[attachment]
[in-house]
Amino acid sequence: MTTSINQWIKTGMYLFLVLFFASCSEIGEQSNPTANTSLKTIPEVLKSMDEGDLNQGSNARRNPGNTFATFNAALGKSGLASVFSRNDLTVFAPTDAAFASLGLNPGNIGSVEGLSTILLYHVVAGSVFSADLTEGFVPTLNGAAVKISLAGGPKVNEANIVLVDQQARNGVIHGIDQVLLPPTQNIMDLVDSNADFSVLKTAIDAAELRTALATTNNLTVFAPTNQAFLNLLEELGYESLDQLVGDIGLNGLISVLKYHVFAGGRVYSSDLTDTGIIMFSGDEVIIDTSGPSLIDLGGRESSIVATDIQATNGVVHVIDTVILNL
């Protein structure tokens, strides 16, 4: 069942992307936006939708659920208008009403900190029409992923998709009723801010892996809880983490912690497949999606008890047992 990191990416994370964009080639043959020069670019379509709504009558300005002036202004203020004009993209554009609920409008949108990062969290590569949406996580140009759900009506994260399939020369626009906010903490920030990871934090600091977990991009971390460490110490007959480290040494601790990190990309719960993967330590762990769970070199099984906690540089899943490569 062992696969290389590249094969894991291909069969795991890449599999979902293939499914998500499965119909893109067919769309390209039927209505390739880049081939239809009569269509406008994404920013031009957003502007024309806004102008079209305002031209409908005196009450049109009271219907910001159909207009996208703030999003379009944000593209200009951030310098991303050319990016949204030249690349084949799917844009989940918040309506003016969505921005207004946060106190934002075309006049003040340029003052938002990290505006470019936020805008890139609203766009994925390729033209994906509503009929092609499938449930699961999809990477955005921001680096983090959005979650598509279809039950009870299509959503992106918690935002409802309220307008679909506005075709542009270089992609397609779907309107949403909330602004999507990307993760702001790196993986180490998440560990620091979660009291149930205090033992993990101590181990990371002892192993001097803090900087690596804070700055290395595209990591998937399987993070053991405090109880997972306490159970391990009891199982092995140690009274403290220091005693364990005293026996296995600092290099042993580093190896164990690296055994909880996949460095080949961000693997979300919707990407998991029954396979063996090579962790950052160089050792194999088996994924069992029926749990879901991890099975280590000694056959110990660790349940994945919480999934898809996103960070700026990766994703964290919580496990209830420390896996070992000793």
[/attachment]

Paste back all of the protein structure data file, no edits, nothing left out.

[in-house]
Amino acid sequence: MTTSINQWIKTGMYLFLVLFFASCSEIGEQSNPTANTSLKTIPEVLKSMDEGDLNQGSNARRNPGNTFATFNAALGKSGLASVFSRNDLTVFAPTDAAFASLGLNPGNIGSVEGLSTILLYHVVAGSVFSADLTEGFVPTLNGAAVKISLAGGPKVNEANIVLVDQQARNGVIHGIDQVLLPPTQNIMDLVDSNADFSVLKTAIDAAELRTALATTNNLTVFAPTNQAFLNLLEELGYESLDQLVGDIGLNGLISVLKYHVFAGGRVYSSDLTDTGIIMFSGDEVIIDTSGPSLIDLGGRESSIVATDIQATNGVVHVIDTVILNL
């Protein structure tokens, strides 16, 4: 069942992307936006939708659920208008009403900190029409992923998709009723801010892996809880983490912690497949999606008890047992 990191990416994370964009080639043959020069670019379509709504009558300005002036202004203020004009993209554009609920409008949108990062969290590569949406996580140009759900009506994260399939020369626009906010903490920030990871934090600091977990991009971390460490110490007959480290040494601790990190990309719960993967330590762990769970070199099984906690540089899943490569 062992696969290389590249094969894991291909069969795991890449599999979902293939499914998500499965119909893109067919769309390209039927209505390739880049081939239809009569269509406008994404920013031009957003502007024309806004102008079209305002031209409908005196009450049109009271219907910001159909207009996208703030999003379009944000593209200009951030310098991303050319990016949204030249690349084949799917844009989940918040309506003016969505921005207004946060106190934002075309006049003040340029003052938002990290505006470019936020805008890139609203766009994925390729033209994906509503009929092609499938449930699961999809990477955005921001680096983090959005979650598509279809039950009870299509959503992106918690935002409802309220307008679909506005075709542009270089992609397609779907309107949403909330602004999507990307993760702001790196993986180490998440560990620091979660009291149930205090033992993990101590181990990371002892192993001097803090900087690596804070700055290395595209990591998937399987993070053991405090109880997972306490159970391990009891199982092995140690009274403290220091005693364990005293026996296995600092290099042993580093190896164990690296055994909880996949460095080949961000693997979300919707990407998991029954396979063996090579962790950052160089050792194999088996994924069992029926749990879901991890099975280590000694056959110990660790349940994945919480999934898809996103960070700026990766994703964290919580496990209830420390896996070992000793």